Supreme Court rejects former Vegas stripper's appeal

WASHINGTON -- The Supreme Court has turned aside a former Las Vegas topless dancer's challenge to Nevada's ban on driving while under the influence of drugs.

Jessica Williams was convicted and sentenced to prison after she crashed her van into a freeway median in March 2000 and killed six teenagers who were picking up roadside litter

In her appeal, Williams and her lawyer claimed that the state's driving under the influence law was unconstitutional and that prosecutors let crucial blood samples spoil before the defense could test them.

The nation's highest court, without comment, declined to take up the case.

Williams' Las Vegas lawyer, John Watkins, said Monday that he was disappointed, but vowed to take the next appellate step.

Williams, who was 20 at the time of the crash, acknowledged to police that she and her female roommate spent a sleepless night dancing at a topless bar and used the hallucinogenic stimulant Ecstasy and smoked marijuana.

Williams insisted, however, that she was not impaired.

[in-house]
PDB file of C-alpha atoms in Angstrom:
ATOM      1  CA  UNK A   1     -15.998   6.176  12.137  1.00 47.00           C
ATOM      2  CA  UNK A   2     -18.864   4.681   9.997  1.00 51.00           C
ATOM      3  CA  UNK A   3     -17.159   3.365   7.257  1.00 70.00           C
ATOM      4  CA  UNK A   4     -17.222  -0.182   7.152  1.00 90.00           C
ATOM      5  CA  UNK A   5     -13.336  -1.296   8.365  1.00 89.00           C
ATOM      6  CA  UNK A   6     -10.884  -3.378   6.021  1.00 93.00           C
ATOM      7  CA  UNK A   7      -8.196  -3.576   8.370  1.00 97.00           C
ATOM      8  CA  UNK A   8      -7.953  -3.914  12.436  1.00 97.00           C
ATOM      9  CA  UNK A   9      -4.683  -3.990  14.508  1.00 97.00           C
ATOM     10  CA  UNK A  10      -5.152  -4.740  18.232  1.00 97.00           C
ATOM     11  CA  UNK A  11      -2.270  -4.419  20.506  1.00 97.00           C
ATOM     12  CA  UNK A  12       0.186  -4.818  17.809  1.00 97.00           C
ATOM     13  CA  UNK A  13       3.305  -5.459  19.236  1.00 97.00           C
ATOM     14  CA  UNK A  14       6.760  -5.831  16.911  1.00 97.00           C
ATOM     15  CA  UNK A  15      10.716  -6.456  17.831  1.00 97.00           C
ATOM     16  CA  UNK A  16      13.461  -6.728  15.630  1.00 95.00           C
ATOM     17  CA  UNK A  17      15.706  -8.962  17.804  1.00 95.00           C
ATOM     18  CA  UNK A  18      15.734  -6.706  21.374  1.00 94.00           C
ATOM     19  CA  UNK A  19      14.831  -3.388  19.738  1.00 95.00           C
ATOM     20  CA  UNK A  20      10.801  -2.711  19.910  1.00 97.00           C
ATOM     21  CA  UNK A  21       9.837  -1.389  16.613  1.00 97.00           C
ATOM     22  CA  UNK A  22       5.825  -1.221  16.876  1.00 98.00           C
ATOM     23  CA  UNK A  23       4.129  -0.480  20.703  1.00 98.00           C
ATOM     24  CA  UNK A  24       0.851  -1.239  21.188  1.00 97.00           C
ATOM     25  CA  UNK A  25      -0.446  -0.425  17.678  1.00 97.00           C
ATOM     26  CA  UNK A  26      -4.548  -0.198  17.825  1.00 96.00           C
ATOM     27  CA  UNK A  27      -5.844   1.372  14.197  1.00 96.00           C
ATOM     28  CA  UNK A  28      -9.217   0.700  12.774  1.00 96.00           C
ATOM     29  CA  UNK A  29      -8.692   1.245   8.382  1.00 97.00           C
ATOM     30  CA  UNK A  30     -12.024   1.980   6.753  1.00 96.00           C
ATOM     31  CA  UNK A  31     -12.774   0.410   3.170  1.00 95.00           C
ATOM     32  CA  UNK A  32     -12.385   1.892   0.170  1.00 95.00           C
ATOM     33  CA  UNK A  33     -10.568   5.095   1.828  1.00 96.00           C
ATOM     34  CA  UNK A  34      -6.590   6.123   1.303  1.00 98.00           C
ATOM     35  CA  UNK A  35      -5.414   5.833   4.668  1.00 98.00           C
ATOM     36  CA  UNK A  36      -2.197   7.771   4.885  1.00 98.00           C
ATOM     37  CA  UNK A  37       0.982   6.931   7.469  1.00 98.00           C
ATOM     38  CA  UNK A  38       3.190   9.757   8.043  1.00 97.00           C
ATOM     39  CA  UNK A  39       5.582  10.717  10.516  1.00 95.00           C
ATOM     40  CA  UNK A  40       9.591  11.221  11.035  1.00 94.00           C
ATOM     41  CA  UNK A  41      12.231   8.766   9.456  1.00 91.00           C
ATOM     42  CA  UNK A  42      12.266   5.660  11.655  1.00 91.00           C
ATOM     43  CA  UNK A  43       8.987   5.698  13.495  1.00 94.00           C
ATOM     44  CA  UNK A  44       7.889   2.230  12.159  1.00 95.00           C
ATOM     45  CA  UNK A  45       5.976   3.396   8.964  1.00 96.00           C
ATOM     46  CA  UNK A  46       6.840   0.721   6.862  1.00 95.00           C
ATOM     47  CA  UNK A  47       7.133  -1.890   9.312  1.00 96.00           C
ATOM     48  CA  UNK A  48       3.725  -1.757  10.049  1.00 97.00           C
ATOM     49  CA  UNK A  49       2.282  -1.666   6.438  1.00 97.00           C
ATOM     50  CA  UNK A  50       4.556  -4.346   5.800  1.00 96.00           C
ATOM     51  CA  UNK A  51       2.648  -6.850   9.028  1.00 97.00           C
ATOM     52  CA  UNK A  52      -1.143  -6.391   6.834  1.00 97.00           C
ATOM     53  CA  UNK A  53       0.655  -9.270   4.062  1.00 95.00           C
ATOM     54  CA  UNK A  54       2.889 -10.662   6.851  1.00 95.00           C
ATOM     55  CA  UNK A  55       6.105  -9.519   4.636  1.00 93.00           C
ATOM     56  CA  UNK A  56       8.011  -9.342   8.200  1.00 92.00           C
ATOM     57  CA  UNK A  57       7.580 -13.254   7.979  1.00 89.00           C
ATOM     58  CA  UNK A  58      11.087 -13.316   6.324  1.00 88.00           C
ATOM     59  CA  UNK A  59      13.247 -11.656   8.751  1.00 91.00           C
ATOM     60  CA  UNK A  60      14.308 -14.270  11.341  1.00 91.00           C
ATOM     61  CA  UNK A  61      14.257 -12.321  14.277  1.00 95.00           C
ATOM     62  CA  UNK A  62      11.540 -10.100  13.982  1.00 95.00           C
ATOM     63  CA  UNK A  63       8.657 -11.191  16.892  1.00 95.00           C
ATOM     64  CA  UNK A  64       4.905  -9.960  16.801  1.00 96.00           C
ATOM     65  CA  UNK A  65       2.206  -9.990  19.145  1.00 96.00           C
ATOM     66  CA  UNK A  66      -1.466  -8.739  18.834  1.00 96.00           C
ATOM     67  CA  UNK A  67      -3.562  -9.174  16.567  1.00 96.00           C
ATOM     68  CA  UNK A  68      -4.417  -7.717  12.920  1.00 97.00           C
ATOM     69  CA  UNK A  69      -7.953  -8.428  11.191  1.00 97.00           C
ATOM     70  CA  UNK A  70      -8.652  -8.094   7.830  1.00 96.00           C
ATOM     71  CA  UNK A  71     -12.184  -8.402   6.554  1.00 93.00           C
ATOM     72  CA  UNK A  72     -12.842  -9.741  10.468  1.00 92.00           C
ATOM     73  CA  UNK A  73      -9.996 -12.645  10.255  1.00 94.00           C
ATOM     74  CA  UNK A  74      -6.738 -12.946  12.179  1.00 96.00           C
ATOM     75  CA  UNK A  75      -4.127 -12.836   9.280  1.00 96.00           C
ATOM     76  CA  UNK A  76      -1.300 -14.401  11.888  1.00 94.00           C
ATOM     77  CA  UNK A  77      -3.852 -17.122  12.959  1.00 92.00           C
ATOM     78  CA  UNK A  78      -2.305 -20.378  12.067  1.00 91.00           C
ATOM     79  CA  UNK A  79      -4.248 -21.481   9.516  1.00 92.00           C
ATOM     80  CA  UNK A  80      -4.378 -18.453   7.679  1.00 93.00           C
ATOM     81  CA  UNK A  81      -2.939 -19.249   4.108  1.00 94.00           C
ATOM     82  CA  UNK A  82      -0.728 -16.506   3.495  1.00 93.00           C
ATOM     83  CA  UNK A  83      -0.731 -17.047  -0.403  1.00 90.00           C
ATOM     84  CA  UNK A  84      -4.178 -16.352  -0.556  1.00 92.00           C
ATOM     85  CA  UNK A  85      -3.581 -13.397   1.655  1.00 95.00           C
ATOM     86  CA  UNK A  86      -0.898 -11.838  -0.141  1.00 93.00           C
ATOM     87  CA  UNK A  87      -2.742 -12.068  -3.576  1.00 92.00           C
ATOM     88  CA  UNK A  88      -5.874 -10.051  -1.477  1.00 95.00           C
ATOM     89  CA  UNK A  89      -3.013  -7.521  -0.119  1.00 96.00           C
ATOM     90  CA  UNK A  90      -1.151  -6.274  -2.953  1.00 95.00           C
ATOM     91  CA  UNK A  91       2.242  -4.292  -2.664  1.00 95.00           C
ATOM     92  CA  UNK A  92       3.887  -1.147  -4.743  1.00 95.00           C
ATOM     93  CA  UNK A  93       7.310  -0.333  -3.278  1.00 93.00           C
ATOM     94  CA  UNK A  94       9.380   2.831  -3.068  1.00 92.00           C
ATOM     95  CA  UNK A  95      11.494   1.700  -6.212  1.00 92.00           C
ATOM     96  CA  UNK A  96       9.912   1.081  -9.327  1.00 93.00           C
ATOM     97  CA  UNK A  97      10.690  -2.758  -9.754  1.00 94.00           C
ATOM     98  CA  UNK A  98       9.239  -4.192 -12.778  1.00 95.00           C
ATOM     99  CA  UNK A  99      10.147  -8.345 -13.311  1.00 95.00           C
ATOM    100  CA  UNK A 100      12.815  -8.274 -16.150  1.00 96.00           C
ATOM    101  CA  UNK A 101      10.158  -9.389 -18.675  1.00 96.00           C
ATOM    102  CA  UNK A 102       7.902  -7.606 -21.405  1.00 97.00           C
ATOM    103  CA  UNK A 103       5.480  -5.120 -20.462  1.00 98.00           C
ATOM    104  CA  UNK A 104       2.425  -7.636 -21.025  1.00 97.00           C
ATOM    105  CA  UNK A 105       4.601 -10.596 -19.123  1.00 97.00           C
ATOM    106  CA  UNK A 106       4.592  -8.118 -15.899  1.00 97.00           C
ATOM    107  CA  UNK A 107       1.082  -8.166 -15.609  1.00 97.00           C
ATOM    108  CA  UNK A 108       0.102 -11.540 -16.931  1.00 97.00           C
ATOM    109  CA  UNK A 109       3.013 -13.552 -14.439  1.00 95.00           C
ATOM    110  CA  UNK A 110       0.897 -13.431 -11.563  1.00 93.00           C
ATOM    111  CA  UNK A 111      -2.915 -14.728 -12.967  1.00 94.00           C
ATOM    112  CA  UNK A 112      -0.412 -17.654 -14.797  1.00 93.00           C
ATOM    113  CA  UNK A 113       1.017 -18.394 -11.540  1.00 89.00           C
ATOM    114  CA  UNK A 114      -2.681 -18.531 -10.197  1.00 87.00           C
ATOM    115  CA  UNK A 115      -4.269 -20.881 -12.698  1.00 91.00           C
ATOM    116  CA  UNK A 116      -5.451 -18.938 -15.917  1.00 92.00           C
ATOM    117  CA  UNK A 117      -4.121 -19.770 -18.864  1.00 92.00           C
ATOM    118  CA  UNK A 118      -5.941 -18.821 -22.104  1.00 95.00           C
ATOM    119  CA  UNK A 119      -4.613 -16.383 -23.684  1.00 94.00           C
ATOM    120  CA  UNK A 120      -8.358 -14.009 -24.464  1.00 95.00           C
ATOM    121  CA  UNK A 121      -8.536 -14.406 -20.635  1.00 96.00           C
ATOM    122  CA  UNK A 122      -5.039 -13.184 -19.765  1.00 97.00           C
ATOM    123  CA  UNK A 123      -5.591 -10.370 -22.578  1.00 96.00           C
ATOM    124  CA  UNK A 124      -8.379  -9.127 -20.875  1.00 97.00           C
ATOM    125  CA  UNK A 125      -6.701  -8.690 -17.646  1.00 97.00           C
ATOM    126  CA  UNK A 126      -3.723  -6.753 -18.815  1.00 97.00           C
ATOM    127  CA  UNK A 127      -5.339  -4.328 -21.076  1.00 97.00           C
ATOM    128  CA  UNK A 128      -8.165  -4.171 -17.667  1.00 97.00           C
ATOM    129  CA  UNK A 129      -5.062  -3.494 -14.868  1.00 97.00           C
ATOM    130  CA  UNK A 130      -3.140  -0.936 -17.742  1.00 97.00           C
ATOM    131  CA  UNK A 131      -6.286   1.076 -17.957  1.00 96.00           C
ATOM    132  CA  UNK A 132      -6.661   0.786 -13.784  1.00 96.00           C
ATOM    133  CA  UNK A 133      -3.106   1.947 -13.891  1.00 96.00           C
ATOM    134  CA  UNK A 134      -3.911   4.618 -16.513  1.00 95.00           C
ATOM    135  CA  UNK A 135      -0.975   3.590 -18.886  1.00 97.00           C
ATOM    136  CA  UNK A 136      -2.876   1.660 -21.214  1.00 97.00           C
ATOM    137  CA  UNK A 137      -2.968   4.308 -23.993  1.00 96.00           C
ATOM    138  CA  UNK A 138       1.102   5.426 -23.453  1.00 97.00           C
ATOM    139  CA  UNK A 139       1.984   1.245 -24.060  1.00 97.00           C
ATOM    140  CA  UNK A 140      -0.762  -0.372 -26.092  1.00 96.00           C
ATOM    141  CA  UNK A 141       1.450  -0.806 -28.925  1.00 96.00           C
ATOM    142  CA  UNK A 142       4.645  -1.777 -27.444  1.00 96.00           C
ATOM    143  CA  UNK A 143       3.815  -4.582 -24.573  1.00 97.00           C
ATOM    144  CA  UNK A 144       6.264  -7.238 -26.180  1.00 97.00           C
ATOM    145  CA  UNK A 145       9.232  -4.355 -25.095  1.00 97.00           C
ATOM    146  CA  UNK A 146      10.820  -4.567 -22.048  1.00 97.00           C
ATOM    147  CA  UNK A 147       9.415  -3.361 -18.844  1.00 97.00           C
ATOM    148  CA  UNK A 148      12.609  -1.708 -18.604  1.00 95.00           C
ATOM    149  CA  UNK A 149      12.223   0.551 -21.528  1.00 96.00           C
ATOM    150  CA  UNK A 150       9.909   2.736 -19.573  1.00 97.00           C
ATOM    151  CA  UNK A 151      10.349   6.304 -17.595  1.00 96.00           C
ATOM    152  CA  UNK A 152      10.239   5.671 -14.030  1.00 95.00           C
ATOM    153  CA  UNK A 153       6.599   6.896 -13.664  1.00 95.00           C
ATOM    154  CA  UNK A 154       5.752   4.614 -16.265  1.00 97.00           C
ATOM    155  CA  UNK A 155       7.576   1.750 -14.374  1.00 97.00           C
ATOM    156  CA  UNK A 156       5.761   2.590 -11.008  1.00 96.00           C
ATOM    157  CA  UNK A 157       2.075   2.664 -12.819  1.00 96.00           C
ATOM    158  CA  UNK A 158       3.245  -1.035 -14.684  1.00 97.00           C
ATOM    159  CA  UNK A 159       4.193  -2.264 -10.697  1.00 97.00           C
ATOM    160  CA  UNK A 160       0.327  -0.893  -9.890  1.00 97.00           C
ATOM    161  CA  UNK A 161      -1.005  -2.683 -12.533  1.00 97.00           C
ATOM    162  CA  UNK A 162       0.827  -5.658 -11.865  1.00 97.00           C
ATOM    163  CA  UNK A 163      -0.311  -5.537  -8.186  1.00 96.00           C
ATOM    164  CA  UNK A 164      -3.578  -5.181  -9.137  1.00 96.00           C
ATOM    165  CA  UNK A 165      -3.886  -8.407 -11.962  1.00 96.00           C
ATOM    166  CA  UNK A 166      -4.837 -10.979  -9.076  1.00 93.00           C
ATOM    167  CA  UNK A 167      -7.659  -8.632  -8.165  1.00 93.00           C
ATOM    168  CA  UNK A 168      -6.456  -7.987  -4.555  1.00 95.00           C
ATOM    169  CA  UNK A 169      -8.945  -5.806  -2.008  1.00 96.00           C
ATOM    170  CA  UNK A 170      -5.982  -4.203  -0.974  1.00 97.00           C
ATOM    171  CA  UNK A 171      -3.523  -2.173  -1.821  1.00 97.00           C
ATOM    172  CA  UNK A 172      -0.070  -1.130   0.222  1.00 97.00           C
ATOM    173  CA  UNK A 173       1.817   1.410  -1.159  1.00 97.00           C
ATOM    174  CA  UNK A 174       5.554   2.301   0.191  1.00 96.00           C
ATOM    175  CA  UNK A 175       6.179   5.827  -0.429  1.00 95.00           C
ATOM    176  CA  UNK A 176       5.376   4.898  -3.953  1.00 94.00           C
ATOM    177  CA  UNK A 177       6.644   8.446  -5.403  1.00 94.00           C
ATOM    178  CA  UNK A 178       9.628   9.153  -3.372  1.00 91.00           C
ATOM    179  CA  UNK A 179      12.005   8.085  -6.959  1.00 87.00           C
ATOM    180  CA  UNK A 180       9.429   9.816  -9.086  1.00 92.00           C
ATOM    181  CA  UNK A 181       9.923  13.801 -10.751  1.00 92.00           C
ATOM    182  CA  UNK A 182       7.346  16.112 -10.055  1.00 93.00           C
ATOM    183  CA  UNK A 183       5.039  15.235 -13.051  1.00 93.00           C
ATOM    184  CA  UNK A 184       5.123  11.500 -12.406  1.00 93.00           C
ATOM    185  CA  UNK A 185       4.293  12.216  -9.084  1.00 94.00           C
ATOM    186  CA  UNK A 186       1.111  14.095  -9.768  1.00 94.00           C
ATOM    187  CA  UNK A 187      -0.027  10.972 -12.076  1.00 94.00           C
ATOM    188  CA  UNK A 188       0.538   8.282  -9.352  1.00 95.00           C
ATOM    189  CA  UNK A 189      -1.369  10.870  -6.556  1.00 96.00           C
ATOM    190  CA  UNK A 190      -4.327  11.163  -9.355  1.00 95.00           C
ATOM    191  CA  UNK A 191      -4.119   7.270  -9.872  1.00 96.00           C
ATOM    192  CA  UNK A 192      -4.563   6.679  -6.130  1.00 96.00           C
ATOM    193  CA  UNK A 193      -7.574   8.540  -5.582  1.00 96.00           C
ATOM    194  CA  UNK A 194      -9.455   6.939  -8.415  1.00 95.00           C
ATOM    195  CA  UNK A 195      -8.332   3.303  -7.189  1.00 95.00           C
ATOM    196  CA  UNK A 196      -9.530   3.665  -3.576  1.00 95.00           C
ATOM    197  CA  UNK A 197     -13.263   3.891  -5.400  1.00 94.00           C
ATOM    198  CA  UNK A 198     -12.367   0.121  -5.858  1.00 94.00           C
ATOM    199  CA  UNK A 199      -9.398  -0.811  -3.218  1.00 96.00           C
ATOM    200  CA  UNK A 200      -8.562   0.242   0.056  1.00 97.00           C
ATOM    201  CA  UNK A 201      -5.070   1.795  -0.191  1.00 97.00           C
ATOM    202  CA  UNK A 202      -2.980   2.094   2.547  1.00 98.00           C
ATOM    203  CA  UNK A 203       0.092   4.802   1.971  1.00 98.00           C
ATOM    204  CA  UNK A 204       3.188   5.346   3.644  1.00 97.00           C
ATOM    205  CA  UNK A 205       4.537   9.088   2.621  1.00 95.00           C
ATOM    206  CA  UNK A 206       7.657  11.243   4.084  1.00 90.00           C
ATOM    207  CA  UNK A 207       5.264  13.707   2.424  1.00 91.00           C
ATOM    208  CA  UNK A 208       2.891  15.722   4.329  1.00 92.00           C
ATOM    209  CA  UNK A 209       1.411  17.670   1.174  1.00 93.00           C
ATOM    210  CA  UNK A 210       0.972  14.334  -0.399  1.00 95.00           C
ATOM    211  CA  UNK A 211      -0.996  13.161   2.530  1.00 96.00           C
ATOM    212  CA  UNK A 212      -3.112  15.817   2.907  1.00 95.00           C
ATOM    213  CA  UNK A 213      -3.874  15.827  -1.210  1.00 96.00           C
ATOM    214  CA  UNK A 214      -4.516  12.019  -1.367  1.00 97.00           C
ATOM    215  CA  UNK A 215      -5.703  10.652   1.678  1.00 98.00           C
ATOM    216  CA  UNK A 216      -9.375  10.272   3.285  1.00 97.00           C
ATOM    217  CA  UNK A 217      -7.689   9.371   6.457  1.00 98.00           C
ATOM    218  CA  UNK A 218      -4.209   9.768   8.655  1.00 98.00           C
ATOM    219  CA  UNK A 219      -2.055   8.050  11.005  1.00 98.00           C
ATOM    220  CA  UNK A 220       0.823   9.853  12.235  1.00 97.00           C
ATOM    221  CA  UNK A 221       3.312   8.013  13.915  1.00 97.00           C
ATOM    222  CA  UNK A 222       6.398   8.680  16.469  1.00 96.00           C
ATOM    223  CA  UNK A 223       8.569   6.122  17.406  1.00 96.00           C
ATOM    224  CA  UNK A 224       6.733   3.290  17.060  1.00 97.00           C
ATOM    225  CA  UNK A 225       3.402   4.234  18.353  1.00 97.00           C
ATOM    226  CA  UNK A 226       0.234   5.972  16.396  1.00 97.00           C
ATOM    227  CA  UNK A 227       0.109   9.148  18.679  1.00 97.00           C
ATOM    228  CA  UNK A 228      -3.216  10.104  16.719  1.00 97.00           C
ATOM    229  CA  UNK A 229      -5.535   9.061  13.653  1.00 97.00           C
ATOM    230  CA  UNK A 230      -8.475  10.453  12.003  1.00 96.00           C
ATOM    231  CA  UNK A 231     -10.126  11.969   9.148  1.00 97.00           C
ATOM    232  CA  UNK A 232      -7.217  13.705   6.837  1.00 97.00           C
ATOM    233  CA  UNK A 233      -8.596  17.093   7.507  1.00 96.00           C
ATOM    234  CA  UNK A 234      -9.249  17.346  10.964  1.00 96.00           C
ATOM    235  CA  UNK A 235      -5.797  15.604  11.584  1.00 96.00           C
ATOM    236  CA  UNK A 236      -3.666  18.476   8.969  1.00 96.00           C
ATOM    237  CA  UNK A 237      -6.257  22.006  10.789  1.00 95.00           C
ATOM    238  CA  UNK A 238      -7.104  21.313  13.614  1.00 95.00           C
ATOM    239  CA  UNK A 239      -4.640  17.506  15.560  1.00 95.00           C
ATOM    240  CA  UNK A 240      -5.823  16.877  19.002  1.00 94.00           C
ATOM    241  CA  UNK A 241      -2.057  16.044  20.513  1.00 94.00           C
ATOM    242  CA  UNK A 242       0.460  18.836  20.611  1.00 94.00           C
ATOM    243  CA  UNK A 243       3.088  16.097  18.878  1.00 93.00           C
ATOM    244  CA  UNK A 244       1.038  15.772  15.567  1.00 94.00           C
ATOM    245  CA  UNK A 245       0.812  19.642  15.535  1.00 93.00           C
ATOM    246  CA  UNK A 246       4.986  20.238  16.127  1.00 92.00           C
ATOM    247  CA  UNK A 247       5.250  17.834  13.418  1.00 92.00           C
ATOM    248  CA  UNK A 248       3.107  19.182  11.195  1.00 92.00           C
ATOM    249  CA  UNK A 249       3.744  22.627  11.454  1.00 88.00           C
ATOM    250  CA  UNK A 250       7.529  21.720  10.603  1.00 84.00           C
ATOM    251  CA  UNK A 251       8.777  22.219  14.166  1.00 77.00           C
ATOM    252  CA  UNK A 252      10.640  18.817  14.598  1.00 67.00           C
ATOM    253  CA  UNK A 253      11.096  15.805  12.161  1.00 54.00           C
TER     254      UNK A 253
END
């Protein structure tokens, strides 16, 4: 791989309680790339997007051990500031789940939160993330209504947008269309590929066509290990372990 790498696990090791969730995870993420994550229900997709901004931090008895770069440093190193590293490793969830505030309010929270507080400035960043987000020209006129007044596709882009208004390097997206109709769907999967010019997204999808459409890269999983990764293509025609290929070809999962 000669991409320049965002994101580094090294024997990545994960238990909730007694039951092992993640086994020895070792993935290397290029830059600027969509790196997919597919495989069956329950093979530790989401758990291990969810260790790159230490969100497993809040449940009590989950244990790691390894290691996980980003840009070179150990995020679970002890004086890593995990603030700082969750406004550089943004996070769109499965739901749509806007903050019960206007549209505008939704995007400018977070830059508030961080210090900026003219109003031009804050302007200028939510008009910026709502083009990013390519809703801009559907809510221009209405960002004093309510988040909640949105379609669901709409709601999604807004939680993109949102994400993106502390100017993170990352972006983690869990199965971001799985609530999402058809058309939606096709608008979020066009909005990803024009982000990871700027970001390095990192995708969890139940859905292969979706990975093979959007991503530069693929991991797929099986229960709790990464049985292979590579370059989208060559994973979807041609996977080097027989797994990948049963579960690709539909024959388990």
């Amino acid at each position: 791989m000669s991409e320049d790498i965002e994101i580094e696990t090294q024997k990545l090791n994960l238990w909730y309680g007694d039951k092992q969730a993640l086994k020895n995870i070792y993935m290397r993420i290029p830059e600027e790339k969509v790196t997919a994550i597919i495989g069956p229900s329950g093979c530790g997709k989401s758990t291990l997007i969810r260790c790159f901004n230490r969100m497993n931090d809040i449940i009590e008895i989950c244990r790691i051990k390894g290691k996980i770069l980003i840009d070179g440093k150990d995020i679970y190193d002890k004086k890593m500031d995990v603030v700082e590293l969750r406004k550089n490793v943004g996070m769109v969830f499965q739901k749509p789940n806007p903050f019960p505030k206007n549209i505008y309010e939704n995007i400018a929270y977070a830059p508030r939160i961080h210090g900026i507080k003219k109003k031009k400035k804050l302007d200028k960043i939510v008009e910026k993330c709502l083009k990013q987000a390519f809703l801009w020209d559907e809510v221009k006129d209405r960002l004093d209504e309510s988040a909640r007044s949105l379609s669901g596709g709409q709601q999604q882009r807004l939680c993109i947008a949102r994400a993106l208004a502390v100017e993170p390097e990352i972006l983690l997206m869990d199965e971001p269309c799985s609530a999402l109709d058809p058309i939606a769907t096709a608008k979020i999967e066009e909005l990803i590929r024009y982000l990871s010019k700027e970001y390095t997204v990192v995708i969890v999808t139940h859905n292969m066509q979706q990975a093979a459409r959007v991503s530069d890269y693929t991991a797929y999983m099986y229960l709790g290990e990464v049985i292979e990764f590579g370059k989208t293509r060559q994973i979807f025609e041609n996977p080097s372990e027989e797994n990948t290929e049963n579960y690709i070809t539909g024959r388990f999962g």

A jury found Williams guilty in February 2001 of driving with a prohibited substance in her blood. Now 22, she is serving 18 to 48 years in state prison.

Watkins said he intends to ask the U.S. District Court in Las Vegas to hear his appeal of the Nevada state Supreme Court's decision in August not to overturn the case.

The state high court rejected Watkins' contention that the state's driving under the influence law is flawed because it fails to make a connection between a prohibited substance and a driver's inability to safely control a vehicle.

Watkins maintains that the prosecution relied solely on chemical analyses of the blood, and no evidence was submitted to show that Williams' ability to drive was diminished.

"How can you put someone in jail for DUI if, in fact, they're not impaired?" he asked.

The U.S. Supreme Court case is Williams v. Nevada, 02-533.


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